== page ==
Jungle Animal Hospital Saves Lives and Nabs Criminals

The future looks bright for this adorable baby spider monkey. A near casualty in the Guatemalan illegal pet trade, this orphan was rescued by the ARCAS animal rescue staff in Guatemala, and will be rehabilitated and released into the wild as an adult. Her plight is documented on PBS in NATURE: JUNGLE ANIMAL HOSPITAL. Photo: Anna Place/BBC.

The future looks bright for this adorable baby spider monkey. A near casualty of the Guatemalan illegal pet trade, this orphan was rescued by the ARCAS animal hospital staff. Her plight is documented in NATURE: JUNGLE ANIMAL HOSPITAL on PBS. Photo: Anna Place/BBC.

“There is hope at the end, and we are part of the hope,” says dedicated veterinarian Alejandro Morales at the conclusion of Jungle Animal Hospital. Filmed over the course of one year, the PBS NATURE series season finale highlights the noble work of Dr. Morales, zoologist Anna Bryant, and their colleagues at the ARCAS wildlife rescue center and hospital deep in the Guatemalan jungle.

Jungle Animal Hospital debuts on PBS tonight, Wednesday, May 18, 2016, 8:00 – 9:00 p.m. ET/ 7:00 p.m. CT. (Check local listings for air times in your region and  http://www.pbs.org/nature for online streaming and DVD availability after the film’s debut broadcast.)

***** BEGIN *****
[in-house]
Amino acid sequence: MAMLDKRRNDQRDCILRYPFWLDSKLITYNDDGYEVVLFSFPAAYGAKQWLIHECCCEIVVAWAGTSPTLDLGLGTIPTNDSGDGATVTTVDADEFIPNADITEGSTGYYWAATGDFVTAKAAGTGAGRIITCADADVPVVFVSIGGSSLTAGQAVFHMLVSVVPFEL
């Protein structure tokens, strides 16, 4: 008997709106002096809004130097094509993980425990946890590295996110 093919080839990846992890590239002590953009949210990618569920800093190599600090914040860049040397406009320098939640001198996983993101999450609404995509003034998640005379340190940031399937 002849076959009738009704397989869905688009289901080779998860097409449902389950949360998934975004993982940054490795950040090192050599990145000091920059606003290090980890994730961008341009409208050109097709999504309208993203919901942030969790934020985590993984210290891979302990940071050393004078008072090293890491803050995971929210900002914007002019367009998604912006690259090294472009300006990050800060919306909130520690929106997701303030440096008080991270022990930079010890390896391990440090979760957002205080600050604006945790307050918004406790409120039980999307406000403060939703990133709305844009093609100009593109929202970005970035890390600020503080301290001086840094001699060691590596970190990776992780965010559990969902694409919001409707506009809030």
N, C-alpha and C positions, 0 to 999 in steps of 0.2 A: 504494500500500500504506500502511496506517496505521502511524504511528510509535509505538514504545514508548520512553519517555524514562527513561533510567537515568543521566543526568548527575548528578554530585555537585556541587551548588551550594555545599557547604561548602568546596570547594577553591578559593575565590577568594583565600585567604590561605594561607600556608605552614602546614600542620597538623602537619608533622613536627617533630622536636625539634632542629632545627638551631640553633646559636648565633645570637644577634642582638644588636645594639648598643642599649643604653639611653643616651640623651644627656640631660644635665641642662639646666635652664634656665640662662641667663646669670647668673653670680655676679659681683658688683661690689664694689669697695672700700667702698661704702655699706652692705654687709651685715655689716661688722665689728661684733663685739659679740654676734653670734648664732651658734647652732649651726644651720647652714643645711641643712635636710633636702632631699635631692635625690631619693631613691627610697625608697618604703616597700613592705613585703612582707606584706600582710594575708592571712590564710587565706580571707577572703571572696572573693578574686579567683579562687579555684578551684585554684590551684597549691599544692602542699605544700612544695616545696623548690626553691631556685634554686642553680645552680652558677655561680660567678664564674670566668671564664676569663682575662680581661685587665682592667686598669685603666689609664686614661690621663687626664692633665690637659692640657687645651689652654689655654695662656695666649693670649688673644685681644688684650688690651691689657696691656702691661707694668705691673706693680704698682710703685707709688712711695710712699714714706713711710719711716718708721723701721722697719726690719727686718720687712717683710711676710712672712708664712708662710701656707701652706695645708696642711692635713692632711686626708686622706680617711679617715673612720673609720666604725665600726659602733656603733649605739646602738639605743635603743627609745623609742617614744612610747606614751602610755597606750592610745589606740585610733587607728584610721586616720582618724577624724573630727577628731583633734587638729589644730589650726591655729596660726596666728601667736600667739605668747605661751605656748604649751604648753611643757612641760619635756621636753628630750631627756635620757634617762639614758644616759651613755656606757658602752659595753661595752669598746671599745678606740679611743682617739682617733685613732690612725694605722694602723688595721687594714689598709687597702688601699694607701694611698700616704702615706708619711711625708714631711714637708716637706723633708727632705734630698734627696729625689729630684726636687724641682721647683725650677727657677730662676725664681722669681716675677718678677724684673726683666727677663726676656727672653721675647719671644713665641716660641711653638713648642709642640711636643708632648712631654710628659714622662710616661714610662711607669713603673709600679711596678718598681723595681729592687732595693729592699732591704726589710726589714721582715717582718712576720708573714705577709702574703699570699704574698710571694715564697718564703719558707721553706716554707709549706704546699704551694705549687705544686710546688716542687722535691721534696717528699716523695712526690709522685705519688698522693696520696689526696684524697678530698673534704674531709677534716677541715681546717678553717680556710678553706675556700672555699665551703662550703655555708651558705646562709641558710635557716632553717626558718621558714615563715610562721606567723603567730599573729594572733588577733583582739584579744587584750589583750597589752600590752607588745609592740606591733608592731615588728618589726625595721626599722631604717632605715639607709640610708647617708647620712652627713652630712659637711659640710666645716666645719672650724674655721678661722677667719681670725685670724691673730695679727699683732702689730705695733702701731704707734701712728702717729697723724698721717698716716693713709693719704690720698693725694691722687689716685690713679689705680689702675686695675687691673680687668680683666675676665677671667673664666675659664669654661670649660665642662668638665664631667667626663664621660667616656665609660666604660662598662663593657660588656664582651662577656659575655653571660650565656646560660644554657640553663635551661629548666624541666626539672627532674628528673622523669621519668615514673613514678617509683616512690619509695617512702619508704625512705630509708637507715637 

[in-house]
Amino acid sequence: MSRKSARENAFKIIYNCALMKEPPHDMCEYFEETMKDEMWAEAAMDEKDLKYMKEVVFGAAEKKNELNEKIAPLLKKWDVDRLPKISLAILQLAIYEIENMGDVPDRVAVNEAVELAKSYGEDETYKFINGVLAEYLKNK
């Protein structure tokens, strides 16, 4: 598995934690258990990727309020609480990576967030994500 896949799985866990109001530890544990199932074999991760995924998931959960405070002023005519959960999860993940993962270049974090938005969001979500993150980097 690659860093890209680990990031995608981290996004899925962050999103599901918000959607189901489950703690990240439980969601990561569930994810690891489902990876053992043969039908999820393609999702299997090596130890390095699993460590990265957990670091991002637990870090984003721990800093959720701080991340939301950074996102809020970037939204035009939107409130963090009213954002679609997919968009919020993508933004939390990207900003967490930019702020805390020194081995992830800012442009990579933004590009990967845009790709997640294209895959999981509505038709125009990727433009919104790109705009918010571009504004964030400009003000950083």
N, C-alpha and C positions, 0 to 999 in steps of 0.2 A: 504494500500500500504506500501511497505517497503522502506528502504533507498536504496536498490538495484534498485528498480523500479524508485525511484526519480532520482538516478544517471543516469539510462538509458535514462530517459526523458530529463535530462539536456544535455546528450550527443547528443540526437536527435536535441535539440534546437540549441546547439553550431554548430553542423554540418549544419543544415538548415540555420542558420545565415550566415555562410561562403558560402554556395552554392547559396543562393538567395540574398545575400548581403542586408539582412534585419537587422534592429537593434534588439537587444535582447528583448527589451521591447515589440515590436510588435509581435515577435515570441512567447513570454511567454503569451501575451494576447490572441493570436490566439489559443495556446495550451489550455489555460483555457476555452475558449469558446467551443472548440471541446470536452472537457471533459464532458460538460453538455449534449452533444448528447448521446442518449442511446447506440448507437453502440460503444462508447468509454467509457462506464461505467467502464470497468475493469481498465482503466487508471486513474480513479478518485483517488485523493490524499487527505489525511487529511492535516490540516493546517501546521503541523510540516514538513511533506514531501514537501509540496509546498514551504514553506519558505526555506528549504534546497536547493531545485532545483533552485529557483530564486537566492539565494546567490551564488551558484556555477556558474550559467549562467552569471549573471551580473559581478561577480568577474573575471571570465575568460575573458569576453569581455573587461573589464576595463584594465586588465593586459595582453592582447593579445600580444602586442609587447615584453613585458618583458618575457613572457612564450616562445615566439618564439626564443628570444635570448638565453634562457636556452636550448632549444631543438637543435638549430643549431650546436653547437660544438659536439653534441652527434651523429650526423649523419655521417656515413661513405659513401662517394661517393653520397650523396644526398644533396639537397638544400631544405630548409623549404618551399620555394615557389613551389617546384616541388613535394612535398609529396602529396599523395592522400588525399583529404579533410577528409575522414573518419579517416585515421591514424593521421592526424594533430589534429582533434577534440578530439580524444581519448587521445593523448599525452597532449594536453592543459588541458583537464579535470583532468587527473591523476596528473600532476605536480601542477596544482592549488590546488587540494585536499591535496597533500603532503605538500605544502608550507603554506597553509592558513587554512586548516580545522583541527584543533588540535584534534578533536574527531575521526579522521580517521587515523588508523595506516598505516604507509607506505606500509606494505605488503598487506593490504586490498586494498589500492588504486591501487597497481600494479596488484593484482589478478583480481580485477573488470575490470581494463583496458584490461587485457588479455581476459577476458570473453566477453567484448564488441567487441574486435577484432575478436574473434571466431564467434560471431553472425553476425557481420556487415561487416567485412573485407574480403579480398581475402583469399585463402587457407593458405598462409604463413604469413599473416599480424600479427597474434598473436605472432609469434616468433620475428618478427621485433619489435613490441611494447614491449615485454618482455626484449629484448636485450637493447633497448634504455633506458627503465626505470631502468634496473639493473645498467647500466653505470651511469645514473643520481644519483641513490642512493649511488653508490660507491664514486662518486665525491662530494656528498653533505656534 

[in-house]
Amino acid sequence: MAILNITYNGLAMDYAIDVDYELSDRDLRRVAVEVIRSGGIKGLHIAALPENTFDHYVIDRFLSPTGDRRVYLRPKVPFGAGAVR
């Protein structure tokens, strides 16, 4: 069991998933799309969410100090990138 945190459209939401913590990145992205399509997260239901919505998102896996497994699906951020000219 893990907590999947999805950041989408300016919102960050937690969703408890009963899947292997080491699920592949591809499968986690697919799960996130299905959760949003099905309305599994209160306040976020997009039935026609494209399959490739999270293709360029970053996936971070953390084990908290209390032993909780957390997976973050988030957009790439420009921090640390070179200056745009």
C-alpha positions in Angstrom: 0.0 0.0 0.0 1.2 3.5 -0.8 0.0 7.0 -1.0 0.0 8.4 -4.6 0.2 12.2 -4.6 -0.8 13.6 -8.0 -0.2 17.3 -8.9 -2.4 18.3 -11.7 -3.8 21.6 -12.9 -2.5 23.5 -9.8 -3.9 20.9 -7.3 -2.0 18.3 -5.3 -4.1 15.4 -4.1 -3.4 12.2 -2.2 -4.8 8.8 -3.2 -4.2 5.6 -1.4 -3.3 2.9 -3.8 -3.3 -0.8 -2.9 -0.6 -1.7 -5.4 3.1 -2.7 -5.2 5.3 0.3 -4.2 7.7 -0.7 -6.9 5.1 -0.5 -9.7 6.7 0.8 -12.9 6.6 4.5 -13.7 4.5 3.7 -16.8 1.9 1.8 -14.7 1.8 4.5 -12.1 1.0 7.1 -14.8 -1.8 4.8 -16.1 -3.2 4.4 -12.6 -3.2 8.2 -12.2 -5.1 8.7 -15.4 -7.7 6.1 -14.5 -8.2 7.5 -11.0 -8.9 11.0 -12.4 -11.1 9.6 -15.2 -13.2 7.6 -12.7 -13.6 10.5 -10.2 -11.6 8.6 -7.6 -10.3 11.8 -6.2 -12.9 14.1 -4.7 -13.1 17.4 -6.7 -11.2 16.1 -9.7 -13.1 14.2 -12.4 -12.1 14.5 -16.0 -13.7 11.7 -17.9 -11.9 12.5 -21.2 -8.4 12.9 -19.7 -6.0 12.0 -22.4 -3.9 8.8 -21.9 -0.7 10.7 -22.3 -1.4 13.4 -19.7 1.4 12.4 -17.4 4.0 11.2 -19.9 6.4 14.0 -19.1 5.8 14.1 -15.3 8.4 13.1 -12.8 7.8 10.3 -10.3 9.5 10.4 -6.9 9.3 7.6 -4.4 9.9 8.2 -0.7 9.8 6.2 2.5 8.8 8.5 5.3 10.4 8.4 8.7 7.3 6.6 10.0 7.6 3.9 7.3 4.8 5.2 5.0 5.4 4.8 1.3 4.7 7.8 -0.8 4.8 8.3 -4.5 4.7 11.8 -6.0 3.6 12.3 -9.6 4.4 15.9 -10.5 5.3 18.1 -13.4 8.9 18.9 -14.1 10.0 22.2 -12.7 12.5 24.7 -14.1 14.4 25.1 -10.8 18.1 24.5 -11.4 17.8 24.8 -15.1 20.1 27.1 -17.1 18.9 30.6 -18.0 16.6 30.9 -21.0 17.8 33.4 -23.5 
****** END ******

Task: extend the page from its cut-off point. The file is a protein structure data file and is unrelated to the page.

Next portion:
Dr. Alejandro Morales and zoologist Anna Bryant examine a rescued baby parrot. Photo ©BBC.

Dr. Alejandro Morales and zoologist Anna Bryant examine a rescued baby parrot in JUNGLE ANIMAL HOSPITAL. Photo ©BBC.

Established in 1989 by a group of environmentally concerned Guatemalans, ARCAS rescues, rehabilitates and releases an incredibly diverse array of injured, orphaned and endangered animals. Many are victims, directly and indirectly, of habitat decimation and wildlife trafficking. The black market pet trade has especially driven the parrot, macaw and spider monkey populations to near extinction in the region.

While Jungle Animal Hospital provides a mere introduction to the extensive work being done overall at ARCAS, Alejandro Morales and Anna Bryant are clearly key to the center’s success. Their dedication knows no bounds.  They greet and treat each patient with the utmost skill and tenderness and must walk a fine line, emotionally, as they face life and death challenges on a daily basis.

Veterinarian Alejandro Morales wakes up his patient, a baby northern potoo bird, after surgery. Photo ©BBC.

ARCAS veterinarian Alejandro Morales wakes up his patient, a baby northern potoo bird, after surgery. Photo ©BBC.

Dr. Morales’ attempt to repair the broken leg of a rare baby potoo bird, for example, forces him to devise operating room and feeding solutions that test his resources and his professional resolve to remain detached from his patients.

Ms. Bryant must also be mindful of her boundaries as she nurtures baby orphan spider monkeys and oversees their rehabilitation and eventual release into the wild. Baby spider monkeys are prime targets for wildlife traffickers.  Torn from their murdered mothers’ breasts, the babies are black marketed as pets.